Kidnapping survivor Elizabeth Smart shares safety tips for children

Kidnapping survivor Elizabeth Smart has shared her advice for how children can protect themselves.

The 36-year-old activist discussed the importance of children’s safety during an interview with Fox News, published on 28 January. In 2003, Smart was found alive after being kidnapped from her home at age 14 by street preacher Brian David Mitchell and his wife, Wanda Barzee. Since her rescue, she has been an advocate for kidnapping survivors and has spoken openly about her abduction.

Speaking to the outlet, the commentator said that she wants to help young children feel ready when faced with danger, noting that she’s kept that in mind during her classes for The Elizabeth Smart Foundation, which has a mission to “end the victimisation and exploitation of sexual assault through education, healing, and advocacy,” according to the organisation’s official website.

She then shared one safety tip that is taught to children in the self-defence class and how she encourages it. “One of the first things that we have our class attendees do is yell because that’s one of the most powerful tools you have – to just scream,” she said. “Very rarely do we have someone just scream at the top of their lungs and not feel embarrassed.”

Smart went on to note that usually, students find amusement in the shouting that’s done in the classroom. However, she acknowledged this is a perspective that people should have about screaming, especially in cases where they’re in danger.

"Usually, there’s some embarrassed laughter or embarrassed smiles at first, and maybe the loudest person is screaming at 50 per cent volume. And if we can’t really scream in a safe environment without feeling silly or embarrassed, we’re probably not going to be able to call on that when we actually need it,” she said. “So, don’t be afraid to practise screaming.”

During the interview, she specified that she’s been warning her own children about the physical and online dangers in the world, which she said has been “one of the most stressful parts of [her] life right now”. She also shared that it wasn’t initially easy to talk to her three children – Chloe, eight, James, five, and Olivia, four – who she shares with husband Matthew Glimour, about her kidnapping.

“When my oldest was three years old, she started asking me questions,” she explained. “‘What happened to you? How did you get hurt?’ They were questions that I was not prepared to answer. I thought I still had years to talk about it. It did force me to have some pretty hard conversations.”

According to Smart, when she discusses the abduction with her children now, they’re not necessarily as interested, as she noted that she feels like “they just roll their eyes at” her when she talks about the topic. However, she acknowledged that they’re still aware that they’re ultimately having these conversations for the sake of their own safety.

“I’m like: ‘Do you understand why we’re talking about this?’ And they respond: ‘Yes, you don’t want us to get hurt. Yes, you don’t want this bad thing to happen to us. Yes, we know.’ But it’s so important,’” she continued.

In 2002, Smart was held by her captor Mitchell and his wife Wanda Barzee for nine months, after being kidnapped at knifepoint from her home in Salt Lake City. She was eventually rescued by police on a street in Utah, and the case has been widely reported as well as becoming the subject of numerous films and books.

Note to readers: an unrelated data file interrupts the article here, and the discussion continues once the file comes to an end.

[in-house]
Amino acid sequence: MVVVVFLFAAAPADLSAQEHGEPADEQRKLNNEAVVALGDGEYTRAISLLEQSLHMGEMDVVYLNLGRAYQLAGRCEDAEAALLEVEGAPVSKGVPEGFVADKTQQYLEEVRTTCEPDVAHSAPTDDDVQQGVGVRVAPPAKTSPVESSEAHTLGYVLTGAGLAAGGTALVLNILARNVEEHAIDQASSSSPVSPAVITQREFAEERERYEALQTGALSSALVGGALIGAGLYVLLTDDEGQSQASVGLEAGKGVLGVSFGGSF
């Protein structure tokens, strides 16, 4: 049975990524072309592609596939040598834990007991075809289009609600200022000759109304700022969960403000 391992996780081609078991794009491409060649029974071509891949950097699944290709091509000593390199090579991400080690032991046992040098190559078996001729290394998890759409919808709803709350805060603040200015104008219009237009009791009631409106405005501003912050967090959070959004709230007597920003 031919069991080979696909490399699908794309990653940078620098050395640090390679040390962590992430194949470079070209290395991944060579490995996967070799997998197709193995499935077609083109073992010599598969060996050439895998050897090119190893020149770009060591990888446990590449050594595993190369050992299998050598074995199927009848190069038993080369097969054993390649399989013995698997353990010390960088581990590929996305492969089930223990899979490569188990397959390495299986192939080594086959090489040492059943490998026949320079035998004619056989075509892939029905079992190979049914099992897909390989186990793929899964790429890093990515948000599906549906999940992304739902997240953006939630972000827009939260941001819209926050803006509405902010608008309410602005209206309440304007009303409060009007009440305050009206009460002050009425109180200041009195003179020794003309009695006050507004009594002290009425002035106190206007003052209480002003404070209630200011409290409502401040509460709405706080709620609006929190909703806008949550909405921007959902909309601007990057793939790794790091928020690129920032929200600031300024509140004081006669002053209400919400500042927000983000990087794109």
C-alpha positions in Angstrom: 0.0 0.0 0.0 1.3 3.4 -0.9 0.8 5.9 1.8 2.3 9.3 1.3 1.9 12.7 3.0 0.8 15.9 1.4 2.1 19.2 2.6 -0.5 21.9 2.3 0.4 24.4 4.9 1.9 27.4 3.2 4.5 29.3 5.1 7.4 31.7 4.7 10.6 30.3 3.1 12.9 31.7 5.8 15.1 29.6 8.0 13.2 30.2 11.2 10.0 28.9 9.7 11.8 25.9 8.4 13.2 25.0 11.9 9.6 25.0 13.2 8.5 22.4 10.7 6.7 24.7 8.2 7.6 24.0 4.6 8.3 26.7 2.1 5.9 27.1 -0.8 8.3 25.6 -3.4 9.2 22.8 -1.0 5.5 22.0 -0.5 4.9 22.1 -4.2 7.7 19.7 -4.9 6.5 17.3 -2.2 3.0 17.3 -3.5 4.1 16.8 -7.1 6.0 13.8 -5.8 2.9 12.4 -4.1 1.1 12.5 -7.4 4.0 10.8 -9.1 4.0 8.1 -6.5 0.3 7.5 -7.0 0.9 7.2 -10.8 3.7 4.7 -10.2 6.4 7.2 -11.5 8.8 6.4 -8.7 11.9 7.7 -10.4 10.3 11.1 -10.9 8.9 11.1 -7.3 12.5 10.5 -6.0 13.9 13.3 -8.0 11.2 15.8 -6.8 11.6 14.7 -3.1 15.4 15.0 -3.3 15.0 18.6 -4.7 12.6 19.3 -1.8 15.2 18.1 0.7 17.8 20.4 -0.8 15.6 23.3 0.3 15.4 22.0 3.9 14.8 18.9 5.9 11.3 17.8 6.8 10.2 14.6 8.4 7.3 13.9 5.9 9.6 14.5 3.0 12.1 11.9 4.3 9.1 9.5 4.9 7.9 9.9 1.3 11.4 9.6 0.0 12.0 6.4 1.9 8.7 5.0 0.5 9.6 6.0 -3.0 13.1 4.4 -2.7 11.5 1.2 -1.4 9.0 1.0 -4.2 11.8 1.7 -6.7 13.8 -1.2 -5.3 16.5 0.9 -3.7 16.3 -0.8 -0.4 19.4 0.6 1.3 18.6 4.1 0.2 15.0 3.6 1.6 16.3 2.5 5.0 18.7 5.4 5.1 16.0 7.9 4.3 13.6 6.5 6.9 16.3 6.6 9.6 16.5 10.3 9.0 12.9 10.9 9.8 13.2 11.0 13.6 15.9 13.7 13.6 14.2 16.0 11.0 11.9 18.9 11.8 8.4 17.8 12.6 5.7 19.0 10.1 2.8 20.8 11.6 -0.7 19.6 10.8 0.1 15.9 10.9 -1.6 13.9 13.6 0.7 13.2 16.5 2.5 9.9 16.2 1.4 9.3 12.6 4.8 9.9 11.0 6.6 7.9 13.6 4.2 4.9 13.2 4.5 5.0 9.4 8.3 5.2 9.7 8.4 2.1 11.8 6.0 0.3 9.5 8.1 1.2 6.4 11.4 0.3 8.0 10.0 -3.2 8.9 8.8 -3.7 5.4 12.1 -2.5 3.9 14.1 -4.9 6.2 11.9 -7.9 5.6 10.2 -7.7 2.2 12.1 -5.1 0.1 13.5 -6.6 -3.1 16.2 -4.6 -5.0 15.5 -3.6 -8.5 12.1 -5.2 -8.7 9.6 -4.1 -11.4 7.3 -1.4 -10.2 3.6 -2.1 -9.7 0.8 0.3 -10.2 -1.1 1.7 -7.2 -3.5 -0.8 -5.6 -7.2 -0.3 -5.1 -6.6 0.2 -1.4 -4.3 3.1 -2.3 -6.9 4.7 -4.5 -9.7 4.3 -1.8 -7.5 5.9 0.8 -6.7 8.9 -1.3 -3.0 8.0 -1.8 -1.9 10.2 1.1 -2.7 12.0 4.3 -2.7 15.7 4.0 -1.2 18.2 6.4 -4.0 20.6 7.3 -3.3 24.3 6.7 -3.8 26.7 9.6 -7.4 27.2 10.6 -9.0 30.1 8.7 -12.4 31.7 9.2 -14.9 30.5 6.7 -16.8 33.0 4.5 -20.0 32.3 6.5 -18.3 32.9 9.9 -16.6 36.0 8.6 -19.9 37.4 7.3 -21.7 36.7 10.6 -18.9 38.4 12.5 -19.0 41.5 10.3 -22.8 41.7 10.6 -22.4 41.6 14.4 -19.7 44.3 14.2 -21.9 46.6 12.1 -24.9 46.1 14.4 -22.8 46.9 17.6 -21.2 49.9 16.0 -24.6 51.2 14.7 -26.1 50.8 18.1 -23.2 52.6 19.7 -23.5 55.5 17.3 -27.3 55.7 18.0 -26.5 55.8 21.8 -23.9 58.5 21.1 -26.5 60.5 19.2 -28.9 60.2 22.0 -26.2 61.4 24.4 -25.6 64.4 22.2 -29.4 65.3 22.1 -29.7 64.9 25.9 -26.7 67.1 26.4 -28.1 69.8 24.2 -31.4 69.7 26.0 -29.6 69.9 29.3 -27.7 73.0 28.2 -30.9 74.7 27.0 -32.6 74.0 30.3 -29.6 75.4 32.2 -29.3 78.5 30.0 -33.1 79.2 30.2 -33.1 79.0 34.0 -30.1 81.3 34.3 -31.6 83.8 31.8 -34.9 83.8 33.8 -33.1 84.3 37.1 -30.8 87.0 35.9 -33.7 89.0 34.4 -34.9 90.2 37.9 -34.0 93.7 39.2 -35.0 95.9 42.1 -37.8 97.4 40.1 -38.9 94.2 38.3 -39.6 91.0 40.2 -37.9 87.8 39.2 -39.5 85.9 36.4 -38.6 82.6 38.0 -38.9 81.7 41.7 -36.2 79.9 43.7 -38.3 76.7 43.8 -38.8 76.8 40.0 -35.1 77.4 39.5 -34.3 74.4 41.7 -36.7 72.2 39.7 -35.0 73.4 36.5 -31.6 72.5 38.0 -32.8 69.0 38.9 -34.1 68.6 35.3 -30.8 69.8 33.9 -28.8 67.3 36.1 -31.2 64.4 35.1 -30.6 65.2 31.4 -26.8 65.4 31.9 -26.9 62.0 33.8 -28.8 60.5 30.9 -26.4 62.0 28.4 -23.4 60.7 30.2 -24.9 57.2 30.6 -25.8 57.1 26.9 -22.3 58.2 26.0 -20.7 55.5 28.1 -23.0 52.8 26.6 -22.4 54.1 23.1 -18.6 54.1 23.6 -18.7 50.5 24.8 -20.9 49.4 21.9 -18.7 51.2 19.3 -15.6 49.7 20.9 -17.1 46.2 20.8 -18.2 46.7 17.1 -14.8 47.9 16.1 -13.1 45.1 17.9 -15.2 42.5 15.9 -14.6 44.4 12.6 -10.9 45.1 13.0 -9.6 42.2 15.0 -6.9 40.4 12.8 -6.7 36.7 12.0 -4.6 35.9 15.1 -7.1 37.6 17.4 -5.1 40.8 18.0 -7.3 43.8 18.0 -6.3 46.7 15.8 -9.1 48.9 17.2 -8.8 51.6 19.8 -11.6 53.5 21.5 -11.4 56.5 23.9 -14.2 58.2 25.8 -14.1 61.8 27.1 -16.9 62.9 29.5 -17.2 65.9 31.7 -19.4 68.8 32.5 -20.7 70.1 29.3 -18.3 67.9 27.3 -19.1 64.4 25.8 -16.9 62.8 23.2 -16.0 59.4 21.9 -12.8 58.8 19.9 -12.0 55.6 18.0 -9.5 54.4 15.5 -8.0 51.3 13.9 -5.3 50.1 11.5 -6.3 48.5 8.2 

Sixteen years after the kidnapping, Barzee was freed from prison, after having served concurrent sentences stemming from federal and state convictions. In 2009, she pleaded guilty in federal court to one count of kidnapping and one count of enticement of a minor. She was sentenced to 180 months in prison and 60 months of supervised release.

In 2010, Barzee pleaded guilty to a single count of aggravated kidnapping in Utah, a second-degree felony. These charges were related to a plot to kidnap one of Smart’s cousins shortly after the initial abduction. A judge sentenced her to 15 years for that crime, which is the maximum the state of Utah allows for that class of felony. Meanwhile, Mitchell is serving a life sentence for his convictions.

During her interview with Fox News, Smart also spoke openly about her abduction, sharing that she felt “very alone” when she was rescued. She also spoke candidly about being a victim of sexual assault, as she testified in 2009 that she was drugged, raped, and starved when she was kidnapped.

“I didn’t know of anyone who had been through something similar … like kidnapping,” she said. “Sexual assault and exploitation — they were not commonly spoken about, at least I don’t remember them being commonly spoken about. So, initially, I wanted to just hide everything from everyone.”

Smart acknowledged that she didn’t initially want to talk to others about what she’d been through, due to her feelings of “shame and embarrassment,” even though she knew that what happened to her “wasn’t [her] fault”. However, she said that over time, she formed more connections with people she could relate to, some of who were also survivors of sexual assault.

“But as I moved on with my life, I began to meet more and more survivors. And they began to share their stories of what had happened,” she said. “I began to realise that what happened to me was not so one in a million.”

Rape Crisis offers support for those affected by rape and sexual abuse. You can call them on 0808 802 9999 in England and Wales, 0808 801 0302 in Scotland, and 0800 0246 991 in Northern Ireland, or visit their website at If you are in the US, you can call Rainn on 800-656-HOPE (4673)